So there I was, all decked out in surgical gear – ready to be amazed. In the OR, there were about 2-3 nurses, me, and orderly-type guy, the anesthesiologist, Dr. O, and his “partner in surgery.” Only one nurse, the two surgeons and I were in sterile-gowns; the rest were in scrubs, foot covers, masks, and hair covers. (In the US, wouldn’t everyone in the OR be required to be in 100% sterile garb?) The nurse was instructed to keep an eye on me and make sure I didn’t touch anything. Here’s a bullet point of the procedural steps:

1: Dr. O marked where his incision was going to go. Then he did it – in one, quick, efficient slice. That was cool, I was way impressed. With that incision, he had cut through about 2” of fatty tissue.

2: Then he used a cauterizing wand (ok, don’t know what that’s called … but you know what I mean) to stop the bleeding and also to break apart the fat and go deeper in the leg. The cauterizing tool was controlled with a foot pump and the end of it was about the width of half of a pencil. It made a high-pitched buzzing sound (that kind of made my head hurt after awhile).

3: At this point, I kind of had to take a step back from where I was standing (at the foot of the operating table, but enough to the side that I could see almost everything) because the smell of the burning flesh was kind of getting to me. (Yes, yes – everyone has a weakness. Mine is scents …. I gag every-time I change a diaper and still have trouble with Krispe’s weeping leg ulcer after regularly smelling that –horrible – scent for over a year) They poured sterile water into the now gaping-open (probably about as wide as the span of your open, stretched out hand) and then used a suction to suction it out, along with the pooling blood.

4: After he was done w/ the cauterizing part, Dr. O and his assistant got to business with a bunch of crazy shaped tools, pulling apart the leg and opening it up more to expose the broken bone. It was at this point, with the pulling and yanking, that I had to sit down. It was all going so fast and they were getting things in place so abruptly and … and … not-gently. I thought to myself, hmm, maybe he was right about the fainting thing. It wasn’t that I was grossed out – not that at all – it was a combination of: 1) the excited-tummy-ache-feeling, 2) getting dizzy from concentrating on the same thing for a while, yet from a distance so that I was kind of straining to see 3) standing in a spot where I couldn’t stand comfortably, but kind of awkwardly 4)the method of the leg separating 5)the remnant scent of burning flesh, 6)the gross-ish gurgling sound of the suction and 7)the pace at which everything was moving. So I sat down and tried to figure out which urge to fight against: vomiting or fainting. So there you have it, Britt wimped out.

5: So while I was sitting, I obviously couldn’t see anything very well, but they got the retractors in-place and got to work fitting and placing the plate. Her leg was tied down so that her toes were touching the table – resting to the side. I think this made the broken pieces of the femur align better.

6: After I regained my composure, I stood back up and watched as the surgeons worked together to drill and insert each of the eight screws. The plate was about 4” long, with eight holes for each of the screws. Oh, I forgot to say this – but the incision was/is close to 10 inches long …. about 2.5 times the length of the plate. They used this oddly-shaped tool to drill the holes. I don’t know how to explain it, but its tip was sharp and pointed and then it extended upward with a jutting-out place to put your hand and crank/turn it. My dad says this is way old-school …. I thought it was amazingly efficient. Who needs power tools? Take that, developed world medicine. ;)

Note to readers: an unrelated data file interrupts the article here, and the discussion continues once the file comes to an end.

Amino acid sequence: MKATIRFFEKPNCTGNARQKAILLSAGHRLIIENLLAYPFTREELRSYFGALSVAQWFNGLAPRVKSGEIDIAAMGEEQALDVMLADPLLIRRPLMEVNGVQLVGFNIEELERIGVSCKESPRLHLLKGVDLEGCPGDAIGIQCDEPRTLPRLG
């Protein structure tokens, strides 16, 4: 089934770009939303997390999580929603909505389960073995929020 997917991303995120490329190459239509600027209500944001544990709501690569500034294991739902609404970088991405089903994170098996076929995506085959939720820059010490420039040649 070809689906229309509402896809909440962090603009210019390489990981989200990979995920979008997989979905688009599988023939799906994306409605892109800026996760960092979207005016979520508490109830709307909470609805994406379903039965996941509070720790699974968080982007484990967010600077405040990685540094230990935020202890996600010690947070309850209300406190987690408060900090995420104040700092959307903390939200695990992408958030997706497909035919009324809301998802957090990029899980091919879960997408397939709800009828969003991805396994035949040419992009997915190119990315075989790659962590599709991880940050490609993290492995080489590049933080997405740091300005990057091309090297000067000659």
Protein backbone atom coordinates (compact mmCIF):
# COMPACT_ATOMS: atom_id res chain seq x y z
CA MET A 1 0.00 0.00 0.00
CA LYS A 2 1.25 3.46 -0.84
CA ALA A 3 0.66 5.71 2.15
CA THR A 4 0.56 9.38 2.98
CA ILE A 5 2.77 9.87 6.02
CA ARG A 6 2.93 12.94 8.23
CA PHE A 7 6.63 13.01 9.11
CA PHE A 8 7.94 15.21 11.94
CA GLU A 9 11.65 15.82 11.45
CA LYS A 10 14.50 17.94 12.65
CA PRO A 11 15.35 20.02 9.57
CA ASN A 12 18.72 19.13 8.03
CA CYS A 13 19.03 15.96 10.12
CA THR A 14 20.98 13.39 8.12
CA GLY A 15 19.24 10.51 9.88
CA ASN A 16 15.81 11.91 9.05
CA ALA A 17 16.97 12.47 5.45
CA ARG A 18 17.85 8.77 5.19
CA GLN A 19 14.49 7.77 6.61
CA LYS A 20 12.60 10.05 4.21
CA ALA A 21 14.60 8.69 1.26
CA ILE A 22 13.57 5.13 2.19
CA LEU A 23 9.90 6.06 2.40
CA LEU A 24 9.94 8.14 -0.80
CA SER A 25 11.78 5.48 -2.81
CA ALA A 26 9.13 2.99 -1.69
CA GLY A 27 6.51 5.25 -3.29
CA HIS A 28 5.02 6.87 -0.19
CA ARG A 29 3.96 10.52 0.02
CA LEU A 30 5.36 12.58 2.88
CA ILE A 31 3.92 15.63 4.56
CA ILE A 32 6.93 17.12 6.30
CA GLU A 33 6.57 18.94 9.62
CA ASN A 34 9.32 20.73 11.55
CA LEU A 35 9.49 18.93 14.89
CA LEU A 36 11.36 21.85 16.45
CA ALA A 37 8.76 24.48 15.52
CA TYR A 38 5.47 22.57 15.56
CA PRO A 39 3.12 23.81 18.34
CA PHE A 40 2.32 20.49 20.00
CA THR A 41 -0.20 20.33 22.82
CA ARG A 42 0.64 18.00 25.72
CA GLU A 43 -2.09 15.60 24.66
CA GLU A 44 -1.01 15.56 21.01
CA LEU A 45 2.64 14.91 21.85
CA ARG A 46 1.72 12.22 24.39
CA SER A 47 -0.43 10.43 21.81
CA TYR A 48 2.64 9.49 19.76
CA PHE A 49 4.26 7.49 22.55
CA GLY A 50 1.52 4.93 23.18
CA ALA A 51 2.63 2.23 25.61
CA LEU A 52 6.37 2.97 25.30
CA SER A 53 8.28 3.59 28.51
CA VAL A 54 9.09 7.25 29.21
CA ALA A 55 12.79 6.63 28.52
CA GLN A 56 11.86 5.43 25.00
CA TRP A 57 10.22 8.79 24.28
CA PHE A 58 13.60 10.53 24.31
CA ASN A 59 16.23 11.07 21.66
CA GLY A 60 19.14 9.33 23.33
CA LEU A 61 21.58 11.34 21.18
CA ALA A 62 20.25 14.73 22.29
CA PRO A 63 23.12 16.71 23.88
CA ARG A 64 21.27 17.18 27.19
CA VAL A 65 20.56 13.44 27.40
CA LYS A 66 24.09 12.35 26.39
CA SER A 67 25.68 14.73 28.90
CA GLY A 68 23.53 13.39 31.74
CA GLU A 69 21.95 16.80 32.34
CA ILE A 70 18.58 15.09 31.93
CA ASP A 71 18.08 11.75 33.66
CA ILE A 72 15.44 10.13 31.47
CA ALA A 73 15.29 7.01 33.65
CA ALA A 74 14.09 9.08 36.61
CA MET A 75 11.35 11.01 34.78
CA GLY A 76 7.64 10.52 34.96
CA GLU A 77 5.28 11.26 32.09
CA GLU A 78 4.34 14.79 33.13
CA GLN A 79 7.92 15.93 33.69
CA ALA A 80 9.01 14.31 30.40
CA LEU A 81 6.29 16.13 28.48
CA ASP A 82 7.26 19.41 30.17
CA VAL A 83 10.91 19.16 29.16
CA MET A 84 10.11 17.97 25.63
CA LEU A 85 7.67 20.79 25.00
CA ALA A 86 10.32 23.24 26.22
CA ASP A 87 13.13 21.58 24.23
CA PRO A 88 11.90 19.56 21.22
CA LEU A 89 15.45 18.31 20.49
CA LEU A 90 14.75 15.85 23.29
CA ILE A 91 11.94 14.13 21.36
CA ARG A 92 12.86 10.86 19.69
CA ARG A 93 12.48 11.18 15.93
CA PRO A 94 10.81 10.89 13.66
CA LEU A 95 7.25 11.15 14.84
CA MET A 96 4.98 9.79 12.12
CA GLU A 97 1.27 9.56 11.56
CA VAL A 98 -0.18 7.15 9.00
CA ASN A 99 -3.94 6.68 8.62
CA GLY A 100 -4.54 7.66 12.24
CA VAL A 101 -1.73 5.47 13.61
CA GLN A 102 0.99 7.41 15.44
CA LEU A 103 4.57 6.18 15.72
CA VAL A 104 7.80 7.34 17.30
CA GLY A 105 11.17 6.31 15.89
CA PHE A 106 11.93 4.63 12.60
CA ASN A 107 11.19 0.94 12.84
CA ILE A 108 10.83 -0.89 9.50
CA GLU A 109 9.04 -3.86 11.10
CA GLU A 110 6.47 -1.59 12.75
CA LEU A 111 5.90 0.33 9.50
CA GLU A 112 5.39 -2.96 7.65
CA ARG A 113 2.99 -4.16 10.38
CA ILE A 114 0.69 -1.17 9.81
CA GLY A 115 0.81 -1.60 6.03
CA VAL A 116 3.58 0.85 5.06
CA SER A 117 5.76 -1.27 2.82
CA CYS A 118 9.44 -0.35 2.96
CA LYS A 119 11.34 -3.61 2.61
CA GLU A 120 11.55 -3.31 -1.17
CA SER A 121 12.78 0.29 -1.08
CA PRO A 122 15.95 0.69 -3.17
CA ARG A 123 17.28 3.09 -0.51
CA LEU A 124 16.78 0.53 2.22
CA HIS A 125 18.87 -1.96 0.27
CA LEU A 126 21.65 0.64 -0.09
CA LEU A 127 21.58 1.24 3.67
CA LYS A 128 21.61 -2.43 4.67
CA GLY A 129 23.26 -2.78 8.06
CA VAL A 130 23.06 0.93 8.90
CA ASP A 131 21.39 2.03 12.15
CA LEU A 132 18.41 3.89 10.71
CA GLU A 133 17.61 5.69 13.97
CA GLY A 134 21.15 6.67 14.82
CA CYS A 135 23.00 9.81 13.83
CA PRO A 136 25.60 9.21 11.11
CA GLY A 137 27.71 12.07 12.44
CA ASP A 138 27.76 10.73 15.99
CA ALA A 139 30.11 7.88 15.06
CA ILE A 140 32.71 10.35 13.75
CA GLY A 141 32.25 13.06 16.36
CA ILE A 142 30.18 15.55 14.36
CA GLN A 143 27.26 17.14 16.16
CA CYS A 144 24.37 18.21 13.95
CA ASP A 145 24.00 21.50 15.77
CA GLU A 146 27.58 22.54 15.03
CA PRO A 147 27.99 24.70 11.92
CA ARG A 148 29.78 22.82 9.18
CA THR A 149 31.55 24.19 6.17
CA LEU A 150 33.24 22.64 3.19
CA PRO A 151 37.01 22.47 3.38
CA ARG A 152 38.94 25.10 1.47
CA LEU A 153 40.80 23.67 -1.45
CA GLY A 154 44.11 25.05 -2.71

7: They drilled one hole at a time, then placed the screw, then repeated for each screw. Dr. O’s “surgery partner” really seemed to do the majority of the physical work --- I couldn’t believe how much physical effort he had to put into screwing down the screws into the bone. This was done with what looked just like a Philip’s screwdriver. Weird.

8: While the second half of the screws were being put in place, I was allowed to come right alongside the table and look at it and I even held a retractor (which I’m pretty sure wasn’t doing a thing with all of the previously place cranks and retractors …. but I think they wanted me to feel like I was contributing … so I did... More pouring sterile water, suctioning … then they placed a drainage tube into her leg and sewed it in place where it exited, right below the incision. It stayed in place for two or three days, allowing the excess blood and fluid to drain.

9: I was dying to say “May I close?” like on TV or something -- just to be obnoxious, but knew better … Dr. O sewed the different tissues together – in two layers and then closed the incision completely with outside sutures. I got to assist while he sutured, clipping the ends.

A few other random things from the procedure: 1) The two surgeons joked and laughed pretty much throughout all of the operation …. it was hard to understand their Creole underneath their masks, so for all I know, I, the silly blan girl, was the brunt of the majority of their jokes. 2) The word "degaje" (make it work) was thrown around several times. I enjoyed that. 3) About every 5 minutes, a nurse would be instructed to come and remove Dr. O’s prescription glasses and wipe off his brow. The room was air-conditioned, but I had sweat pooling in the bent sleeves of my surgical gown (which was a weird material – like a rain coat … probably because they wash and re-use them). When Dr. O took off his surgical gown at the end, his scrubs were pretty well soaked. I like it when Haitians sweat as bad as I do. 4) Everything “sterile” came in a taped-up bundle. This was very odd. For example, my mask was rolled up in a different piece of material and taped, marked with what it was. This was the same for a lot of the surgical tools …. I wonder how and where they sterilize things.

Well, I think that’s everything. Hopefully you felt like you have a better idea of a third-world upper-level operating room. I don’t think I left out any details …. it was the coolest thing I have ever experienced and made me want to pursue something surgically-related even more. I also hope with this first official OR experience under my belt, the next one will go better and I won’t get the spins or have to sit down.